Ray Lamontagne’s Top 3 Wines

1.  2011 Raventos i Blanc “De La Finca” (Day 12):  Buzzsaw acidity is the lens through which all that spiced sourdough and fruit is focused.

2.  2015 Frog’s Leap Zinfandel (Day 15):  A down-home BBQ in a bramble patch.

3.  2010 Bonny Doon Le Cigare Volant (Day 22):  Peppered blueberries baked into a gingersnap, this can hover by anytime.

DARK HORSE – 2014 Domaine Vacheron Sancerre Rouge (Day 20):  Oh look, another Pinot from…Sancerre??  Don’t injure yourself on all those stony outcroppings.

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Dan Steeves’ Top 3 Wines

1.  2011 Raventos i Blanc “De La Finca” (Day 12):  Beautiful acidity with complex layered nutty and toffee flavours with an exceptional finish.

2.  2015 Gruber Roschitz Chardonnay TBA (Day 23):  Great balance for being lusciously sweet, with mouthwatering acidity and an incredibly long and lingering finish.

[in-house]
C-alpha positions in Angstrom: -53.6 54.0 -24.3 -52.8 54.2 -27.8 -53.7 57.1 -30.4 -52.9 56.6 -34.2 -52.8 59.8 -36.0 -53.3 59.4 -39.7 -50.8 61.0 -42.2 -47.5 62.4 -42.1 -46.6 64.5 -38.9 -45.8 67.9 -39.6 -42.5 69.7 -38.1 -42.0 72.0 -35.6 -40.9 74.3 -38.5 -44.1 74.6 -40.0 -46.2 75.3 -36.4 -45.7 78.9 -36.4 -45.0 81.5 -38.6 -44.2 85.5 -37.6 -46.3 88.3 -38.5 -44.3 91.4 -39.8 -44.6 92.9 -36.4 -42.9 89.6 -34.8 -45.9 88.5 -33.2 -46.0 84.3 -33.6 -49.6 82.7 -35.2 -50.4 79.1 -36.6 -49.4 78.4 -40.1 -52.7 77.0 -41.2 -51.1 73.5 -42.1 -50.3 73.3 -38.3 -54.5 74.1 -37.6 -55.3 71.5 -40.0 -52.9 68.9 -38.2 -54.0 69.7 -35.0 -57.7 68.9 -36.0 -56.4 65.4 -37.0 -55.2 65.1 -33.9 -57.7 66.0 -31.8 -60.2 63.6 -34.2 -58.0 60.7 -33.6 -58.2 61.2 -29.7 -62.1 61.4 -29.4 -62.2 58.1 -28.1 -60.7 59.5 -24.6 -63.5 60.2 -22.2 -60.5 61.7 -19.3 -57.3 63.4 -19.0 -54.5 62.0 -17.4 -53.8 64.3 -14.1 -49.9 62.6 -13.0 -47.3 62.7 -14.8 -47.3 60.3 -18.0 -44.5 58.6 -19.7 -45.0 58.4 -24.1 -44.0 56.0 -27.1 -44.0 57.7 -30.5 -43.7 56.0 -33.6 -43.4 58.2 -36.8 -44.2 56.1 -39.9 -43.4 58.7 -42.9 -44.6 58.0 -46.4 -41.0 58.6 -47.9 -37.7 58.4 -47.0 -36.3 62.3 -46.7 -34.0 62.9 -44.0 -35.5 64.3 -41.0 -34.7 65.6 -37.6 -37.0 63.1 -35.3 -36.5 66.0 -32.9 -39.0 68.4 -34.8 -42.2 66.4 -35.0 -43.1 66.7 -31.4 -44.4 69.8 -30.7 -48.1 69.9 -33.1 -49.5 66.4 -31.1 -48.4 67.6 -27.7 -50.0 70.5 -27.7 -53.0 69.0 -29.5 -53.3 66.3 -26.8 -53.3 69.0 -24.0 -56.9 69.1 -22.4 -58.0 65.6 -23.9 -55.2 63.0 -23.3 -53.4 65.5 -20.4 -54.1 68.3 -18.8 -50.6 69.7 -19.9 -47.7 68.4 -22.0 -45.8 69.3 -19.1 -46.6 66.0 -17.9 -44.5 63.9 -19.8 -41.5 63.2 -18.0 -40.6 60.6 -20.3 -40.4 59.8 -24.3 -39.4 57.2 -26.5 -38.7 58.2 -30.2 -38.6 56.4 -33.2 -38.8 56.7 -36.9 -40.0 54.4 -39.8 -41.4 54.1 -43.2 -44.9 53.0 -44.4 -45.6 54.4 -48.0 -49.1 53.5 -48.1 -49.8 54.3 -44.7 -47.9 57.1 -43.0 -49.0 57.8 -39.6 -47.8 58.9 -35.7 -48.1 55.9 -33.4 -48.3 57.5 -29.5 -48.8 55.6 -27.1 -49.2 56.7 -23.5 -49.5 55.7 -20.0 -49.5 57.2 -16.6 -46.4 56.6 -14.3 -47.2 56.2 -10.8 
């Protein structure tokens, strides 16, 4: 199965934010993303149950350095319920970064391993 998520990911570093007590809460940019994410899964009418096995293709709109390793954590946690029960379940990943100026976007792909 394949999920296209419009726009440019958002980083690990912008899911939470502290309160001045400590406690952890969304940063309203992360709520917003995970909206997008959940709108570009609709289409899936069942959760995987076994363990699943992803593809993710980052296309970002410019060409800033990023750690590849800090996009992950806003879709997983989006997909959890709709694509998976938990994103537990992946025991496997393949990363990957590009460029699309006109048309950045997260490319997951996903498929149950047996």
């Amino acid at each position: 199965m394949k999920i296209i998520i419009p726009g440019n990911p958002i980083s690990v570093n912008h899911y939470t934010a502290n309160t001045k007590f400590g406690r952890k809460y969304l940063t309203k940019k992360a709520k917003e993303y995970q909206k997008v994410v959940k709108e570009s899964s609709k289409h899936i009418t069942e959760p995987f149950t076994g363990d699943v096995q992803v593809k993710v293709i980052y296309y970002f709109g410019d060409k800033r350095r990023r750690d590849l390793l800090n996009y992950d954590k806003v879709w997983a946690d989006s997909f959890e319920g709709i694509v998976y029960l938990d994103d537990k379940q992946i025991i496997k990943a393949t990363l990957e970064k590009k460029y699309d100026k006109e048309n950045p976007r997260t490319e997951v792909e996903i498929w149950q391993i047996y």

3.  2015 Schug Carneros Pinot Noir (Day 13):  Beautiful fruits with powerful structural elements that showcases the value that New World Pinot Noir can offer.

DARK HORSE – 2012 Caparzo Brunello di Montalcino (Day 2):  The later wines are fresher in my memory, but this was a beautiful bottle.

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Cork Rating:  7/10 (Score bumped by the awesome shade of blue on the metal cap.)

My Top 3 Wines

1.  2011 Raventos i Blanc “De La Finca” (Day 12):  Just a clear notch above the rest in terms of complexity, structure, power and soul.  A true emotive experience.

2.  2015 Krutzler Eisenberg Reserve Blaufränkisch (Day 14):  So effortlessly refined, luxurious yet precise, an eye-opening reason why you should all be drinking more Blaufränkisch.

3.  2015 Stuhlmuller Vineyards Chardonnay (Day 21):  California Chardonnay is largely responsible for giving itself its own reputation for blowsy, overoaked, overripe, overblown wines, but bottles like this show why everyone made such a fuss about it in the first place.

DARK HORSE – 2016 Bella Sparkling Rose “Westbank” (Day 1):  This showed me something that I hadn’t yet seen in Canadian wine; I can still vividly picture its live-wire energy.  It was our first bottle and I remember it more than most of the others.